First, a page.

Joe LeBlanc has spent nearly 20 years in software engineering fulfilling a variety of roles: freelancer, book and video author, speaker, open-source contributor, and conference organizer. He is currently a Software Engineering Manager at FORM on the FieldConnector team, which produces a digital communication tool for frontline workers across multiple industries. Advocating for an “investment mindset” when approaching a career in software engineering, he also writes at codelikeaninvestor.com.
Your VP of Engineering has just announced the dates for the next company hackathon! Are you excited? Are you dreading it? Are you curious? All the above?
I’m gonna level with you here: I hate them. I hate them as a software engineer. I hate them as a manager. I hate them!
As a software engineer, I am swamped. The ticket I was sure would take two days has taken four. I am still almost done with it. Docker is misbehaving again and I have no way of bribing it. I want to see this work through to the end, but I may have to bail if it takes any longer.
As a manager, my team and I have prepared sprints of tickets. We are working together to deliver on a quarterly roadmap, then a hackathon is announced. We now have to yet again replan everything. Scope gets cut on features our clients and stakeholders are clamoring for.
And what is the result of these hackathons? A hastily assembled demo that is 80% working at absolute best. It’s never production ready and unit tests are completely missing. Then the CEO decides they love that feature and really, really, really want it in production. So you and your team are trying to figure out how to ship this half-finished feature.
Oh and by the way: you still have to deliver on that quarterly roadmap.
In the end, hackathons are a form of gambling. Engineering hours are thrown into the slots. We hope for a jackpot of shiny new features. But we almost always walk away stressed out, exhausted, and empty-handed.
It does not have to be this way. We are not gamblers. We are investors.
What can you do instead?
Instead of a wasteful hackathon where nothing is shipped, what about viable alternatives? What are ways engineers can develop their careers without jeopardizing project timelines? Here is a list of seven alternatives you can introduce. Try a few, or try them all!
1. Volunteer coding
Want an event that is like a hackathon, but for a cause? Many engineers want to write code and make a difference. Organizations like Code for America and Ruby for Good are fantastic for this! These organizations pair software engineers with worthwhile non-profits. Then they host events where engineers write code for them.
If your company is new to volunteer coding, you could have some of your engineers attend one of these events. Many events fall on weekends, so you could give your engineers a day off on the following Monday to rest up. If your company offers volunteer days off, use them!
Even if your company does not offer volunteer days off, see about offering a recovery day. It would take fewer workday hours than a typical hackathon. And then your engineers would arrive back at work energized and refreshed. Even if they don‘t take a day off, engineers get the satisfaction of shipping code for a cause.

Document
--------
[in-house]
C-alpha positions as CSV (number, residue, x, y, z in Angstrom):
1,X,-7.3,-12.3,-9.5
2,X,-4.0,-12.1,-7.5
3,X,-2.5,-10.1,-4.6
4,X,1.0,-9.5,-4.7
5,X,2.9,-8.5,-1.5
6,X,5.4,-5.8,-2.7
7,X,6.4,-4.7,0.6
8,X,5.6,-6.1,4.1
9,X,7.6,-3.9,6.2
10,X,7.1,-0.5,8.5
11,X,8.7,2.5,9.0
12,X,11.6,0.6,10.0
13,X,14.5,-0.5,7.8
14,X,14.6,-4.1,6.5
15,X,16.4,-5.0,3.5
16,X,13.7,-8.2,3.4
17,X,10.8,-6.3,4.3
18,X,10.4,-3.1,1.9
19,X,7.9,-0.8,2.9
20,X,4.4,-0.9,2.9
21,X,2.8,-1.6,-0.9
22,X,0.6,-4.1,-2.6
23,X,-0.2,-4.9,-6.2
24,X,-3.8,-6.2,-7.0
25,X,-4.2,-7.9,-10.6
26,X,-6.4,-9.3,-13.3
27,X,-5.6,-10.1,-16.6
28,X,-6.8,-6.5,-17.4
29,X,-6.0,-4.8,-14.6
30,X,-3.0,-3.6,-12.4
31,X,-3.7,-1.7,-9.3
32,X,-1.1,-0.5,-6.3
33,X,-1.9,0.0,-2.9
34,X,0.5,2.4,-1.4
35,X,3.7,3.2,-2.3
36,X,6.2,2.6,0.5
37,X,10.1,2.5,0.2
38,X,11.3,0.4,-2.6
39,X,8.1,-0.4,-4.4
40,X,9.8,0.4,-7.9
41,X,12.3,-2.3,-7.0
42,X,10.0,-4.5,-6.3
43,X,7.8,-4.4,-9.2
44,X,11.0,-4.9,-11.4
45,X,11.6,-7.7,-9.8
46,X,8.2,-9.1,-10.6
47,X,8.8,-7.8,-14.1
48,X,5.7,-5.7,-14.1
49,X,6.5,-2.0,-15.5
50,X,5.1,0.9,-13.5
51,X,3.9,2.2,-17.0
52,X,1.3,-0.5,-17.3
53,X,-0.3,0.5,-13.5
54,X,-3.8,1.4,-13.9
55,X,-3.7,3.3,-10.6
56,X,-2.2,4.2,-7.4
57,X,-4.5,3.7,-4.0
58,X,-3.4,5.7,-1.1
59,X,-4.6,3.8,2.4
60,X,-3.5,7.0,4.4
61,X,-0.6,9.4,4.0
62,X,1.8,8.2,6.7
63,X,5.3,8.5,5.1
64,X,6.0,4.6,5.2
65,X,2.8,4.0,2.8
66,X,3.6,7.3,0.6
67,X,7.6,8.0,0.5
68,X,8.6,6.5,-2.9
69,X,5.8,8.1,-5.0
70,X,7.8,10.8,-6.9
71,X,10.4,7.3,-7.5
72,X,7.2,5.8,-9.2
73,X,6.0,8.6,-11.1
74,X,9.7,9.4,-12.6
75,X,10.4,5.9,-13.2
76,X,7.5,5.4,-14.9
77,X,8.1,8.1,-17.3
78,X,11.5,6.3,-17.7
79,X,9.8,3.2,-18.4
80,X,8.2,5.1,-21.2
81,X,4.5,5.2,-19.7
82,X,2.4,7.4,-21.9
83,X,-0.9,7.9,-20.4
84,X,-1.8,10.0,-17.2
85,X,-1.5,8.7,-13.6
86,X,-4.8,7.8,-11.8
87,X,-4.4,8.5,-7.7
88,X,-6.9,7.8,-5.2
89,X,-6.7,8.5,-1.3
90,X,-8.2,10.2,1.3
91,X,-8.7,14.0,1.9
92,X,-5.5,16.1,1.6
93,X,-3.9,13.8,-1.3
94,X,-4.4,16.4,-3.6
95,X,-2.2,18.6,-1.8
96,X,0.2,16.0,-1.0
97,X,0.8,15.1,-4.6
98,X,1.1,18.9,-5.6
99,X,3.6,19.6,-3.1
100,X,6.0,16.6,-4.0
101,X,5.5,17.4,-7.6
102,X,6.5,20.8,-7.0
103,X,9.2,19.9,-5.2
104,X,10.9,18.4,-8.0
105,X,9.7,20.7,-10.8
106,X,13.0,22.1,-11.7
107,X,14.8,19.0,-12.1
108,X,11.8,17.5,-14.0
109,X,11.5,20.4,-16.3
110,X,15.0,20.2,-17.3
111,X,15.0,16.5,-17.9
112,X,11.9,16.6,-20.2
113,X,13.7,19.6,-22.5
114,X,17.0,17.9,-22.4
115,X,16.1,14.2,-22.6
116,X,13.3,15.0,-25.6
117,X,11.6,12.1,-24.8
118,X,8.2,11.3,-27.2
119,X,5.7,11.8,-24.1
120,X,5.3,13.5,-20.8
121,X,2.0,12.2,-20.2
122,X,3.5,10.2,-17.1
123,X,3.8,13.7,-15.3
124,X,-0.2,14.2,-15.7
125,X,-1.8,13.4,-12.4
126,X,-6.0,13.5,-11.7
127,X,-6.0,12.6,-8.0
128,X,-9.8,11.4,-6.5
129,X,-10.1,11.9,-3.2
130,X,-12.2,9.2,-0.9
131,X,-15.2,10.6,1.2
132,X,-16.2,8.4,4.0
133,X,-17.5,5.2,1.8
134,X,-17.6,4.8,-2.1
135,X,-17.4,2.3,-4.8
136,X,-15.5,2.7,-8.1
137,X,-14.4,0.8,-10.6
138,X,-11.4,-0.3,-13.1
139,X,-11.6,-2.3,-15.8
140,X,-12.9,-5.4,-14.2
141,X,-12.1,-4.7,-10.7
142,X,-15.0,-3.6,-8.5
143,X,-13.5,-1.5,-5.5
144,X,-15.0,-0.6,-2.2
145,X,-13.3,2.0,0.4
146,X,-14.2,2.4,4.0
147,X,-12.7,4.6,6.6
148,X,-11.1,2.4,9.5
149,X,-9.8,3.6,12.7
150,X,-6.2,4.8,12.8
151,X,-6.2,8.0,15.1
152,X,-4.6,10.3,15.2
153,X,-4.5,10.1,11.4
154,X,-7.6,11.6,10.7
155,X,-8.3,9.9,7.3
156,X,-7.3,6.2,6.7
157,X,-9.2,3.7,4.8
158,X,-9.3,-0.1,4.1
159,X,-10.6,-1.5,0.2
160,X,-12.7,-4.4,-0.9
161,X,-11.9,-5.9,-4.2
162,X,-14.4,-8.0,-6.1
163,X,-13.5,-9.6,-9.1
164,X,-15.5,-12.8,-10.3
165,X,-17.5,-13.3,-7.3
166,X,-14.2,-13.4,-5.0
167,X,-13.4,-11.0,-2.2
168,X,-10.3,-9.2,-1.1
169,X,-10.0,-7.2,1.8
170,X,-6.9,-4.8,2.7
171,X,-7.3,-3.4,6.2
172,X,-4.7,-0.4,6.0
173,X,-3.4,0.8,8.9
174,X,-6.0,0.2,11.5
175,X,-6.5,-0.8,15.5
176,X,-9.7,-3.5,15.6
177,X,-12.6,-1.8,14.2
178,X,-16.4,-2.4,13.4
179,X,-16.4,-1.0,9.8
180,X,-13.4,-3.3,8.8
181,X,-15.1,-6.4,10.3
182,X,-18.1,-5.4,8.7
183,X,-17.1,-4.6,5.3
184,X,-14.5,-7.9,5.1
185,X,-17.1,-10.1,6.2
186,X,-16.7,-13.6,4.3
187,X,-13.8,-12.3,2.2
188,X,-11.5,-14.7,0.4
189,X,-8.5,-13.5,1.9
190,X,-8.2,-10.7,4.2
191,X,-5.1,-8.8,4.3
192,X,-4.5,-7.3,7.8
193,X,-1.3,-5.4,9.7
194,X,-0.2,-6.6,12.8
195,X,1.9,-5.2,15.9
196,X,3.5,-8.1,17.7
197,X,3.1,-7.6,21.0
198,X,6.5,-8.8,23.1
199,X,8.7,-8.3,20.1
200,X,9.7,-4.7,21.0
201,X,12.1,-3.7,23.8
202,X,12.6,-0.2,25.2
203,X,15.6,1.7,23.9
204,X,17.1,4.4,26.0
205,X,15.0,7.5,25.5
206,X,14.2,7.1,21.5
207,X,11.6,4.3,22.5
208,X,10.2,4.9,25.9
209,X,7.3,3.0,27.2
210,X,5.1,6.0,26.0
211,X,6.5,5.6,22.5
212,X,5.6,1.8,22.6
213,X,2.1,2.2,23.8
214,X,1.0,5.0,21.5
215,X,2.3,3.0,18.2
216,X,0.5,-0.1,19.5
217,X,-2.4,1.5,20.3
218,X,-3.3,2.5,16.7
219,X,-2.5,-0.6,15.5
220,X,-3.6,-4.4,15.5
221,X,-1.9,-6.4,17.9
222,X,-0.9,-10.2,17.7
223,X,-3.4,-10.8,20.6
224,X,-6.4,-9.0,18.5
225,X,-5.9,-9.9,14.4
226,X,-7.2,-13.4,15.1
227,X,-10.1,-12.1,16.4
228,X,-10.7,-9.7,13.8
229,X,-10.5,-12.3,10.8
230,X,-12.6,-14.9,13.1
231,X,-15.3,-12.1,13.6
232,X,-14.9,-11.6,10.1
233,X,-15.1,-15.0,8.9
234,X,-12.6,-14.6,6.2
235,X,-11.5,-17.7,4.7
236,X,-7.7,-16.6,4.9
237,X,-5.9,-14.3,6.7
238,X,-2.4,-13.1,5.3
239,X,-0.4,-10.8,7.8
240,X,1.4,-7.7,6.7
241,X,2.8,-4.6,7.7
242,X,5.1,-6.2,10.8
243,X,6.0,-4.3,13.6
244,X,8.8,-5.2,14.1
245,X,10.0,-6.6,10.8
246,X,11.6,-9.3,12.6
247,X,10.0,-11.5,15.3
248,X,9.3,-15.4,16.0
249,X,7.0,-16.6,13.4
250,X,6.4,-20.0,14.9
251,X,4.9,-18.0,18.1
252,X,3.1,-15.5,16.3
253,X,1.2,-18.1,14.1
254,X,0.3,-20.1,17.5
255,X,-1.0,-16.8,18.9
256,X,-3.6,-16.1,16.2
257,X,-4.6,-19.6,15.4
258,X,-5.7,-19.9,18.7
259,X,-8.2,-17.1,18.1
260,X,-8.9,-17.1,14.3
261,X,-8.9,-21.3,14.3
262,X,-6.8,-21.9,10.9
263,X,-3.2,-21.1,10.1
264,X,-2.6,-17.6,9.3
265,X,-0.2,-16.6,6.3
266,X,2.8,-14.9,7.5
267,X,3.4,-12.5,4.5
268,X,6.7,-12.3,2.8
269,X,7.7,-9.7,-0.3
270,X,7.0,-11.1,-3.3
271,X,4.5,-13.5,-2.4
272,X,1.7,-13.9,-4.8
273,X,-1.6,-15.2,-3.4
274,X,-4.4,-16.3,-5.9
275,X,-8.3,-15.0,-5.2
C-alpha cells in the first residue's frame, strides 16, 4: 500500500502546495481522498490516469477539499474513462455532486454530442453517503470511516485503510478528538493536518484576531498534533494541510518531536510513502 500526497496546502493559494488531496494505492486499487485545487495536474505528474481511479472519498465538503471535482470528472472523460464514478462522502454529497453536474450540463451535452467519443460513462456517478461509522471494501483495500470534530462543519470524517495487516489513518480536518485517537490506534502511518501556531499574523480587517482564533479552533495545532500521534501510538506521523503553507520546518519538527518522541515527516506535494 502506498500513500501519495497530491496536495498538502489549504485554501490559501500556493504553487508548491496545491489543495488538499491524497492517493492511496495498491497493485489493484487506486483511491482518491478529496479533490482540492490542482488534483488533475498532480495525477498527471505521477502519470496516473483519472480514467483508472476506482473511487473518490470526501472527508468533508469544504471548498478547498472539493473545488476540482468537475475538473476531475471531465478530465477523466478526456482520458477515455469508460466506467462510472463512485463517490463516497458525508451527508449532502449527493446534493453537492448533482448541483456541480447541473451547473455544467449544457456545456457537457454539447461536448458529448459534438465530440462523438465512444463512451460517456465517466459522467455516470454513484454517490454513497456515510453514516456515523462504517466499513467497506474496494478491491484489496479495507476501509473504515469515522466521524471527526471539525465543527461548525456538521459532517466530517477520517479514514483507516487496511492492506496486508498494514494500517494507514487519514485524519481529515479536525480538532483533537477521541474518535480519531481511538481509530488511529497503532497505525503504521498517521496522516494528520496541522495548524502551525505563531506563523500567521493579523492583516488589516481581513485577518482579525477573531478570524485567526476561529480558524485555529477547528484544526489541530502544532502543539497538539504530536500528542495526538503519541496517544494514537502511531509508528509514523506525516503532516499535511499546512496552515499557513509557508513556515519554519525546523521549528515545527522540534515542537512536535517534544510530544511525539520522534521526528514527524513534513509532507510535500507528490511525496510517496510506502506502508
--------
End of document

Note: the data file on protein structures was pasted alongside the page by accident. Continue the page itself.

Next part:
2. A day off for self-directed learning
None of these skills may necessarily have an immediate impact on your engineers. But having time to explore off-topic topics can help them learn new approaches.
3. Fix-it time
Engineering managers continually face the problem of how to prioritize bug fixes. There is a balancing act between fixing product bugs and maintaining the platform. Many important tasks get pushed to the side because the scope is either large or unknown.
What if your engineers had a day to put time into bigger bugs and technical investments? Getting regular “fix-it” time on the calendar can make this a reality!
When several engineers join in the same “fix-it” time, the effect multiplies. They can tackle a list of tasks together, check in throughout the day, and pair program. If momentum is a priority, create a Kanban board (or even a spreadsheet) just for fix-it time. This way, engineers get the satisfaction of seeing the “Done” column fill.
If the focus is on larger investments, a more experienced engineer can lead the session. Meanwhile, less experienced engineers swap between pairing and taking notes. Extensive writeups of thorny technical problems can be a guide for the future. Next time someone encounters that section of the codebase, there is already a map.
You don’t even have to use this time for big bugs and investments. Lots of smaller invisible investments can pay dividends for your engineers. Is there a warning that keeps appearing whenever you start up unit tests? Use fix-it time to find a way to address the warning. This not only addresses issues. It increases the likelihood other issues are not missed.
4. Hacky hour
Sometimes what your engineers need is some good mentoring time. Make time on the calendar so more experienced engineers can mentor them! A regular “hacky hour” is a good way of making this time available so engineers can get drop-in help.
Making it a drop-in event makes it possible for engineers to get help on places where they are getting stuck. This is also an opportunity to discover side issues. These issues may not be directly related, but are worth discovering and investigating.